Modelling shows that twenty-first-century climate change could significantly affect the market value of global financial assets, and suggests that limiting warming to no more than 2 °C would make financial sense to many investors.
Economics at Nature Research
Research in the economic sciences lies at the heart of addressing global societal challenges and achieving progress towards the UN Sustainable Development Goals. The Nature Research journals welcome the submission of research across the spectrum of economic sciences and allied disciplines. This Collection highlights economics research from a range of Nature Research journals that feature economics as a priority area in their scope.
Environmental, energy & climate economics
A decrease in the cost of renewable energy is often attributed to technological learning. This study uses 18 years of data from 133 renewable energy projects in Germany, alongside practitioner interviews, to find that changing financing costs, not just technology, are responsible for a significant cost decrease.
A newly developed modelling approach reveals how future global climate change might severely dampen economic growth in poorer countries, while increasing the variability of growth in both poorer and richer countries.
Renewable energy costs have declined in the past but things could change with increasing interest rates. This study shows that in Germany, if interest rates increased to pre-financial crisis levels in 5 years, the levelized cost of solar photovoltaics and onshore wind could rise by 11 and 25%, respectively.
Direct Air Carbon Capture and Storage (DACCS) is not considered in Integrated Assessment Models. Here the authors make comparisons using multi-model regarding the role of DACCS in 1.5 and 2 degree scenarios and find that DACCS allows to postpone mitigation and reduce the climate policy costs.
Achieving the Paris Agreement goals may require complementary institutions such as climate clubs. Enhanced technological diffusion and the provision of low-cost climate finance are shown to support the creation of climate coalitions.
Fossil fuel market response to future climate policies could result in divestment in anticipation, or accelerated extraction—the green paradox. This study projects reduced emissions due to anticipation effects prior to policy implementation.
Results from four integrated assessment models show countries’ efforts to cut emissions fall towards the lower end of the social cost of carbon distribution, suggesting insufficient levels of ambition to meet the Paris Agreement goals.
Global warming could trigger irreversible regime shifts—‘tipping points’—in the climate system. This study analyses climate policy in the presence of a potential domino effect resulting from the interaction of such tipping points.
Effect of global warming on willingness to pay for uninterrupted electricity supply in European nations
Electricity grids are susceptible to damage from climate-related incidents, which can cause power outages. This study shows that the value of uninterrupted electricity supply across 19 EU nations is related to local temperature, with summer power outages becoming more costly with global warming.
Better understanding of the determinants of residential water demand is important for Tropical Asian countries. Here the author studied how Singapore household electricity use from appliances modify weather-induced water demand and found that residential water and electricity demand respond differently to heat across different income groups.
Substitution across fuels is hard to study because traditional transport technologies are typically single-fuel. Using Swedish data, this study shows that fuel demand elasticities differ across fuels, and drivers exhibit high preference for fossil fuels, hindering the take-up of alternative fuels.
Temperature, and therefore climate change, can affect a country's economic productivity, but it has not been clear if rich and poor countries, or different aspects of economic productivity, show similar relationships. These authors use economic data from 166 countries for the years 1960 to 2010 to uncover a universal nonlinear relationship that reconciles earlier results. Economic productivity peaks at an annual average temperature of 13 °C, and the authors explore the likelihood of global economic contraction under future warming scenarios.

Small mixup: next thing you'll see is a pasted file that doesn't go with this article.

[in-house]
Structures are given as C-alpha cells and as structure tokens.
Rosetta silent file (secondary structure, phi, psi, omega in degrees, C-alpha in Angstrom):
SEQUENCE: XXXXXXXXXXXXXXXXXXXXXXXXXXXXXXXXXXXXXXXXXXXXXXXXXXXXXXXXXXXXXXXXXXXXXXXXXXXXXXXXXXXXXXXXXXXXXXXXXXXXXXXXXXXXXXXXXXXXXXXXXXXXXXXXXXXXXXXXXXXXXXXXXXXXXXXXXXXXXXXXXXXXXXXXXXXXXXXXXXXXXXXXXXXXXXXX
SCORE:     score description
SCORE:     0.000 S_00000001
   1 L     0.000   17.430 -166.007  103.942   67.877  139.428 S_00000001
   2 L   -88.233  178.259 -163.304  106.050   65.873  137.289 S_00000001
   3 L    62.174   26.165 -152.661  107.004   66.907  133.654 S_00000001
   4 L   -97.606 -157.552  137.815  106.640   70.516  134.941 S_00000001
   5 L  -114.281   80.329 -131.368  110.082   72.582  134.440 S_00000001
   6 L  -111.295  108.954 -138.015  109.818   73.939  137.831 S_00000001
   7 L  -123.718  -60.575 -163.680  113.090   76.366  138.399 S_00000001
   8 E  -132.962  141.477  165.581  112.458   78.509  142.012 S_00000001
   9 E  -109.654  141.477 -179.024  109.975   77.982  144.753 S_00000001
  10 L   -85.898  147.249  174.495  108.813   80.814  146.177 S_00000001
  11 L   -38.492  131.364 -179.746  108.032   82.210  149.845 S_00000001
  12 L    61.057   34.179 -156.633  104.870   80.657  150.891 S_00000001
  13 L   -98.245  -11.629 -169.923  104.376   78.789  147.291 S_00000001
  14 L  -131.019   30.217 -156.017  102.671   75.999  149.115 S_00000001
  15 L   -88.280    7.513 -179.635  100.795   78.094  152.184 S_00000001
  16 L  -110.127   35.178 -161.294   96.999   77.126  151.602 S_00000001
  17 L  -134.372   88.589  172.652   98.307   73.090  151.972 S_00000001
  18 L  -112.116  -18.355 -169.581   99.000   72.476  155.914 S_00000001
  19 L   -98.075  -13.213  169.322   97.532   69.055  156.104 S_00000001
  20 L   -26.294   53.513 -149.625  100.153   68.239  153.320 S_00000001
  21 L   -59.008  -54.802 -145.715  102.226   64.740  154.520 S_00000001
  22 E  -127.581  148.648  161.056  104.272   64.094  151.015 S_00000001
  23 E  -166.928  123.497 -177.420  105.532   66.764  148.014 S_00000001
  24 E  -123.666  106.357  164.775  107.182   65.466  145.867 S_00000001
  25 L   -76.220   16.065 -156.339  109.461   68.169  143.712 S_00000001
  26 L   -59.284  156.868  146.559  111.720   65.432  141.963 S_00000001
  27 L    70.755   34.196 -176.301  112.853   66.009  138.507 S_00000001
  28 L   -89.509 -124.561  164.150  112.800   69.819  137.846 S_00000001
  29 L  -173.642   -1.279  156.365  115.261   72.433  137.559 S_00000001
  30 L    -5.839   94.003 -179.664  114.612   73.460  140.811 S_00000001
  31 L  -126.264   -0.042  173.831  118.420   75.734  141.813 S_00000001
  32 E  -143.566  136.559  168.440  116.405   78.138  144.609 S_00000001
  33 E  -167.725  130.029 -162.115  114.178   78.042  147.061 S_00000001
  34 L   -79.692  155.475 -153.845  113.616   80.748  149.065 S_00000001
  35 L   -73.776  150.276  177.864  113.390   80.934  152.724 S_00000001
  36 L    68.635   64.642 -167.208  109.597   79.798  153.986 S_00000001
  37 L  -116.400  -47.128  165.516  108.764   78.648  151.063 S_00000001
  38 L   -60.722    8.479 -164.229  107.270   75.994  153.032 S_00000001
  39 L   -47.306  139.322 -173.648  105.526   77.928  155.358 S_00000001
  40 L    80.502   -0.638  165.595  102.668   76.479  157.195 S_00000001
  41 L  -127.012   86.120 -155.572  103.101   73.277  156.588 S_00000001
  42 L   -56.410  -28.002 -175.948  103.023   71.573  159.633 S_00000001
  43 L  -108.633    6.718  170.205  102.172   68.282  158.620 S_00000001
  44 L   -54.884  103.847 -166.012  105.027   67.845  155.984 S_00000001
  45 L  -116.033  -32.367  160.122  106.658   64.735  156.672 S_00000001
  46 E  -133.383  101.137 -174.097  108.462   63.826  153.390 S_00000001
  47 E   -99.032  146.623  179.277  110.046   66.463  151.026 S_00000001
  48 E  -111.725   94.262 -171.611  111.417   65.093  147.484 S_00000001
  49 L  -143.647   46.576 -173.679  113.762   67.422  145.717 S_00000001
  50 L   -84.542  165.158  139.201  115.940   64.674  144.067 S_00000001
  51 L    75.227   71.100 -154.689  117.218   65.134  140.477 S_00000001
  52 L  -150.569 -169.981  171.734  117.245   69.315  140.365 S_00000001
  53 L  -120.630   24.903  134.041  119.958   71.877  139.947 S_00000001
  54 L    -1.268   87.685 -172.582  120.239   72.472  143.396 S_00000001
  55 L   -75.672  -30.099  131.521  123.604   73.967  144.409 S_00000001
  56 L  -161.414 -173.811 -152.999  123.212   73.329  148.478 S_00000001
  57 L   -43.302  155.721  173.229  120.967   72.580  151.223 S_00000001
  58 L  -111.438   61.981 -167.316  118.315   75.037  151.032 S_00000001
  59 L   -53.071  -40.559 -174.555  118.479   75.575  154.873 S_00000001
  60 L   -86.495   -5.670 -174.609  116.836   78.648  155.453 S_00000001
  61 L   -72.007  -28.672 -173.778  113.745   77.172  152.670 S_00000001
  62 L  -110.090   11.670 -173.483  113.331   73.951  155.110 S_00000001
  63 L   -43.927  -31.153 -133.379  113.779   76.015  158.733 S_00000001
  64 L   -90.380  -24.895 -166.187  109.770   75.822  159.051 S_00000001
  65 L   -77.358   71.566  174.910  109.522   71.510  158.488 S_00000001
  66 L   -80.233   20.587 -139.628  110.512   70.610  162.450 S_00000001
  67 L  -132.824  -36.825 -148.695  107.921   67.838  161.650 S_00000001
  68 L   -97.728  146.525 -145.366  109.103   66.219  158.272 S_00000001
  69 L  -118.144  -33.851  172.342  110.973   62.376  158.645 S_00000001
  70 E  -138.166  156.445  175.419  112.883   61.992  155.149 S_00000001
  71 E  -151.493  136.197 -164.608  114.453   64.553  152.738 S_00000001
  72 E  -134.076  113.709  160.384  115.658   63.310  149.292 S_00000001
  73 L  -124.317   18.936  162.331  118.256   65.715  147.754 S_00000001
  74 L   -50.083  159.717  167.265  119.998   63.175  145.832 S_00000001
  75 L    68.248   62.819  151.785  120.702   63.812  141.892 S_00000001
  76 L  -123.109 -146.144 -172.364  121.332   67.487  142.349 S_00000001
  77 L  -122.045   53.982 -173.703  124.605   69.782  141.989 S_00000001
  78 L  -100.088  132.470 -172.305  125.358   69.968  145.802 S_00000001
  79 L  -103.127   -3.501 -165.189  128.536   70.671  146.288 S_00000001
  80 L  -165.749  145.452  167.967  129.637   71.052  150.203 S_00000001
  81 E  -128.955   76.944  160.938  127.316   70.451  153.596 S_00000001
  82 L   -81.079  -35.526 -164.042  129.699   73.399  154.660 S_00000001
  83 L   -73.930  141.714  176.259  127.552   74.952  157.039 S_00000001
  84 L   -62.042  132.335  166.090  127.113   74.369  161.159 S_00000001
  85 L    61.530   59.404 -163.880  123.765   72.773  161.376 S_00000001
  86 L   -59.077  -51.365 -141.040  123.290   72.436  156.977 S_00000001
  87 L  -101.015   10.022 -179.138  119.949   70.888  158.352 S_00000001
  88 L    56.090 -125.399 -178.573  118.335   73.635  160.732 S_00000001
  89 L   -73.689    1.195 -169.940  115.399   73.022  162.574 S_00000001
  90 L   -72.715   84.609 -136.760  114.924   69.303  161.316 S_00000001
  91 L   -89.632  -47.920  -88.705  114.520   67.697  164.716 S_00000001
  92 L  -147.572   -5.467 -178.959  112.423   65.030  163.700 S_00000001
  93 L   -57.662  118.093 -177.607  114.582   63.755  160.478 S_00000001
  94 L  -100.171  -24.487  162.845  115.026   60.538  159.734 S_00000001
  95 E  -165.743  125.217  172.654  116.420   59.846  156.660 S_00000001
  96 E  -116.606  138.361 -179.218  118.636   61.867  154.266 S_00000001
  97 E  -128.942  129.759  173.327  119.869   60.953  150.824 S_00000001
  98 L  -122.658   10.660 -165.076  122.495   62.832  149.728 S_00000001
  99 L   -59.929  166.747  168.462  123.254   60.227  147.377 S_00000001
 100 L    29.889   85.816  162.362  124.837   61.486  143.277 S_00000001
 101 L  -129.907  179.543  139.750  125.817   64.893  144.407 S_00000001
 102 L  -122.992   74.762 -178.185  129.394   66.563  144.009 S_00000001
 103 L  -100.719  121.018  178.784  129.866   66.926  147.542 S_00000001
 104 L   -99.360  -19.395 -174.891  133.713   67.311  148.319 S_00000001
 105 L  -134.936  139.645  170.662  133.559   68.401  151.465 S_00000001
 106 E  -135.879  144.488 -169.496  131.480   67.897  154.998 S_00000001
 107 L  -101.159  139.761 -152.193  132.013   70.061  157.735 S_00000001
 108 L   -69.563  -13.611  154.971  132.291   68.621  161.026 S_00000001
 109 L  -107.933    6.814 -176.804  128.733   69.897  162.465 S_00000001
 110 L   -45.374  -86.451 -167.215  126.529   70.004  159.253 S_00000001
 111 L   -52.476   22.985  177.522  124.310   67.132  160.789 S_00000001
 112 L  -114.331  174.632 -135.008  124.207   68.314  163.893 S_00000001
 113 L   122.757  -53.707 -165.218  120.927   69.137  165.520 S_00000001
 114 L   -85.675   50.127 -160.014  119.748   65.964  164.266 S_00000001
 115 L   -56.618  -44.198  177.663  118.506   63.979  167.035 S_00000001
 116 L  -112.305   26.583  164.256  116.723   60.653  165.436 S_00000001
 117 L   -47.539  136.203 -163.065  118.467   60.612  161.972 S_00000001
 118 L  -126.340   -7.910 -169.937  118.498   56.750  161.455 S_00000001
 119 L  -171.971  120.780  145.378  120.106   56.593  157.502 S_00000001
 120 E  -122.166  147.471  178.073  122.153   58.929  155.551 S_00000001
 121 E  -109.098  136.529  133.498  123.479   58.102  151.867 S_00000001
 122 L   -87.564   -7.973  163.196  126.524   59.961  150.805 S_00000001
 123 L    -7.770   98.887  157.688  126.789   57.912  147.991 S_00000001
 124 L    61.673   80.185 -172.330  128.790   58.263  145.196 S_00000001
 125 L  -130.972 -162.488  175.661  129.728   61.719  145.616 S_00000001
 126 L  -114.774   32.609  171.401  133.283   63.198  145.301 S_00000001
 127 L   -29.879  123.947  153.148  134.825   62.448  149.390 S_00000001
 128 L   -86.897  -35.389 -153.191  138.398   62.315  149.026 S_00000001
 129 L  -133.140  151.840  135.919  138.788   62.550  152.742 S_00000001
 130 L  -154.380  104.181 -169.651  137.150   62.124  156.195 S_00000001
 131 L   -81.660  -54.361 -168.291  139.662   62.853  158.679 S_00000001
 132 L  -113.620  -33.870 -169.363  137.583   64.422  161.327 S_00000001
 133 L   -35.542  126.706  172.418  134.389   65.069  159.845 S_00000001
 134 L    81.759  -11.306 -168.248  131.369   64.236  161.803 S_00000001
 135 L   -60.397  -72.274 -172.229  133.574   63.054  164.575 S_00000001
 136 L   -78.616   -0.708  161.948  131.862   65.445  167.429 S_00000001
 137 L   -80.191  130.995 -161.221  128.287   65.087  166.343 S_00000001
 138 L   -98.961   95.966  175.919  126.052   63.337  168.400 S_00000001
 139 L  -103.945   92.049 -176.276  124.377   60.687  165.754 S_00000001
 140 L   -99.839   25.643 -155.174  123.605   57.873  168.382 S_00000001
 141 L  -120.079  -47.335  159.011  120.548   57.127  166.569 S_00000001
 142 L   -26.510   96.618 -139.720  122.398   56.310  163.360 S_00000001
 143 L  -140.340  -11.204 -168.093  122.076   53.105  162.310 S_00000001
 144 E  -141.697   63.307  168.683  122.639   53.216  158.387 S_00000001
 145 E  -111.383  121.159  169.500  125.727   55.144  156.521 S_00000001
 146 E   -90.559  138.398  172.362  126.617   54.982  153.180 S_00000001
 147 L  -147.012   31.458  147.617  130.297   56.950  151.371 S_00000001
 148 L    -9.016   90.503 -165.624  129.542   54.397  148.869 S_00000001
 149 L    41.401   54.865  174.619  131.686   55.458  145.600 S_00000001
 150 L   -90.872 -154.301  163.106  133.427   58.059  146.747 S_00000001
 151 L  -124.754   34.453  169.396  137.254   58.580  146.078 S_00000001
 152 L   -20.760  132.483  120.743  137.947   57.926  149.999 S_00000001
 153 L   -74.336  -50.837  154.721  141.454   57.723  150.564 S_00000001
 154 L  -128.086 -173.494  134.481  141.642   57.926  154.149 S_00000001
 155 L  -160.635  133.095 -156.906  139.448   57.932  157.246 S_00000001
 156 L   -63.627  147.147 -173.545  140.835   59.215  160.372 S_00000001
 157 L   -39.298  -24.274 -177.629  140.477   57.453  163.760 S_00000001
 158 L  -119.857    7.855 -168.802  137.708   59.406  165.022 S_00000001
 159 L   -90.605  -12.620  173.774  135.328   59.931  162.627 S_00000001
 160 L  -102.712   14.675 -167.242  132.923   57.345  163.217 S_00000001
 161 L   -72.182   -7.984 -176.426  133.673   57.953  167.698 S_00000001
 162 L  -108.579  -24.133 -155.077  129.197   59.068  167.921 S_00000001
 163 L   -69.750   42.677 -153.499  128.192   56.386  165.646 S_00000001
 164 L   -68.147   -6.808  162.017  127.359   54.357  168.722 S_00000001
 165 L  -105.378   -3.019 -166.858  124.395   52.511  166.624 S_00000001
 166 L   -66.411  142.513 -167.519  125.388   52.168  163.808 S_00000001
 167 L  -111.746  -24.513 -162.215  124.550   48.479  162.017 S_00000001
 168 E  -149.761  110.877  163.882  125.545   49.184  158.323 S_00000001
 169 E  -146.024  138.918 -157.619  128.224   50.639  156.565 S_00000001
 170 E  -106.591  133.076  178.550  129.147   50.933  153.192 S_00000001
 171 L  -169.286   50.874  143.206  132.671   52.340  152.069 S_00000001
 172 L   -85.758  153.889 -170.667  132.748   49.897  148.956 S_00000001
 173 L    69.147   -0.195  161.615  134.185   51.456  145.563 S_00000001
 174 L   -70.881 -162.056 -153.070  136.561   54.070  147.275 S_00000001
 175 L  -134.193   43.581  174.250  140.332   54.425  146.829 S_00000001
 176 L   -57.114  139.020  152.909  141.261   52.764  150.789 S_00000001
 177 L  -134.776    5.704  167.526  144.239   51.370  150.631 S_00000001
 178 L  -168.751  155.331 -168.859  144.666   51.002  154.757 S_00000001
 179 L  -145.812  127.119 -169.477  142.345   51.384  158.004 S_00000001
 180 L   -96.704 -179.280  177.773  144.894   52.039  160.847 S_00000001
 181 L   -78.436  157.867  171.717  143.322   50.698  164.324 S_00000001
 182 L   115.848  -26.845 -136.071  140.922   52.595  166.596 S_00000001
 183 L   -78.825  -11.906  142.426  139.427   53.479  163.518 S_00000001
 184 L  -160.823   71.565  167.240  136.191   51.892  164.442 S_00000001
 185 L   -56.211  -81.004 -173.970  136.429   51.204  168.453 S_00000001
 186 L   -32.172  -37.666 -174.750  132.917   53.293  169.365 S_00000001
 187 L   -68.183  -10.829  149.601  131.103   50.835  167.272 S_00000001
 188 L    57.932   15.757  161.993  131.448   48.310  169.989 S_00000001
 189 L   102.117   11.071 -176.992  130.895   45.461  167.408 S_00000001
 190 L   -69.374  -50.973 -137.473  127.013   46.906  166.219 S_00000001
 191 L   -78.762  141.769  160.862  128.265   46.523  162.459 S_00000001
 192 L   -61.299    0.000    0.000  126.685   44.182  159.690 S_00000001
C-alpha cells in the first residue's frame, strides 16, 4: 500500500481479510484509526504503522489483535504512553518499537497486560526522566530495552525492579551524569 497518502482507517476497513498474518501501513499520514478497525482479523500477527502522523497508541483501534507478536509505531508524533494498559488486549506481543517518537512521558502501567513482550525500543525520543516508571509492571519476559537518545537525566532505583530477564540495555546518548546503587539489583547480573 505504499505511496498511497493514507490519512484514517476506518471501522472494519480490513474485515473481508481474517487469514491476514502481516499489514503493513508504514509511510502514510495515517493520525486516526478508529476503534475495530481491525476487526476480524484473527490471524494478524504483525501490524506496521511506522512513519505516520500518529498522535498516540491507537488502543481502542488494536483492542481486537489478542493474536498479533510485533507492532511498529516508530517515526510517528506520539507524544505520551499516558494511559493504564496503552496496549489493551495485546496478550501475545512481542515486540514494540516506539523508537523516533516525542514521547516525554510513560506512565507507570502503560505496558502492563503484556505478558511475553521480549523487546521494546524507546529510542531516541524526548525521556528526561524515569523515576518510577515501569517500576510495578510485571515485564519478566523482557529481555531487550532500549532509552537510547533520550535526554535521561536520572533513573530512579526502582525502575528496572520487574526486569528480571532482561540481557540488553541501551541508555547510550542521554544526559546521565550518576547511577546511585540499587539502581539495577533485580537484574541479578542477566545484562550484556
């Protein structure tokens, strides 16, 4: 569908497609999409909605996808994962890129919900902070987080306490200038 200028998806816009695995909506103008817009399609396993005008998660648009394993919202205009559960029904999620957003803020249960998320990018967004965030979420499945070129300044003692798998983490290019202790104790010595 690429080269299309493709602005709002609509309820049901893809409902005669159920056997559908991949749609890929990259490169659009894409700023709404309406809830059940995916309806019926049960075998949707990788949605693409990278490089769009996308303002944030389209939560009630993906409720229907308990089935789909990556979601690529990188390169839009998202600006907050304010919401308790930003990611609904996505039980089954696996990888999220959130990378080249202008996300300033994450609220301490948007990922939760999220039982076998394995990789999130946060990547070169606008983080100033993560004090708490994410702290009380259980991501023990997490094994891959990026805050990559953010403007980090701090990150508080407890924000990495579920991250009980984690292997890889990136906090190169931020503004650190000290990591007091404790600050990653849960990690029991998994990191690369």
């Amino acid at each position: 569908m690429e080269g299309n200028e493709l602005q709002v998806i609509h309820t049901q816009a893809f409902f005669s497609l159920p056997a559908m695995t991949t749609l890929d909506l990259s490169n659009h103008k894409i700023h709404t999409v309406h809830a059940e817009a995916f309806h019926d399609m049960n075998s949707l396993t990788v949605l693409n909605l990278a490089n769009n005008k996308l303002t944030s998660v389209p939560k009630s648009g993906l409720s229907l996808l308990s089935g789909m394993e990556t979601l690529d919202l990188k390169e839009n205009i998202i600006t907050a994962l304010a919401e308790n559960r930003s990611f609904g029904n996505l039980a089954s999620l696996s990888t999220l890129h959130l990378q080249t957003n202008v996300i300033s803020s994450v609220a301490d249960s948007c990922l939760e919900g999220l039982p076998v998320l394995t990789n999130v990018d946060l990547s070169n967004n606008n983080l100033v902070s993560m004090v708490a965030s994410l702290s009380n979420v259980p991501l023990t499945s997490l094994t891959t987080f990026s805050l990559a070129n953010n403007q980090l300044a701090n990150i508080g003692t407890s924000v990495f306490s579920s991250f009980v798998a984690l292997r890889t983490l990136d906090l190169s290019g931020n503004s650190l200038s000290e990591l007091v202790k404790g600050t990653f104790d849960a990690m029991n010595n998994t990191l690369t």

If the world can meet the target of limiting global warming to 1.5 °C, economic damage will probably be greatly reduced, especially in poorer countries.
Many governments use subsidies for fossil fuels to reduce the cost of energy for domestic consumption. This has led to the frequent argument that removing subsidies could play an important part in mitigating climate change. Now, Jessica Jewel and colleagues show that subsidy removal would indeed substantially lower emissions in fossil-fuel-exporting countries, but would reduce global carbon dioxide emissions by only a few per cent by 2030. This small reduction would largely be due to offsetting effects from international trade and fuel substitution. The authors also find that subsidy removal would not dramatically increase the use of renewable energy, adding to the suggestion that extensive revisions of subsidy policies would not produce a major benefit for climate mitigation.
A shift away from fossil fuel subsidies to carbon pricing could generate revenues to finance progress towards the Sustainable Development Goals. This Perspective shows that in many low-income countries, as private sources of finance are limited, revenues from carbon taxes could be a particularly attractive policy option for financing the SDGs.
Transgressing planetary boundaries has generated global, ongoing and interconnected problems that represent a real challenge to policy makers. This Perspective sheds light on the complexities of designing policies that can keep human life within the biophysical limits of planet Earth.
A global study of fishing near Exclusive Economic Zone boundaries shows that these property rights indeed deter unauthorized fishing.
This Review assesses climate change damage functions, which relate climate variables to economic losses, and how integrated information from impacts, adaptation and vulnerability research could be used to improve estimates of economic risk.
The growing prevalence of drought conditions across the world means that mitigation and adaptation will require accounting for feedback loops between water availability and interventions. The Willamette River Valley in Oregon serves as a case study for how to use coupled human–natural systems to mitigate drought.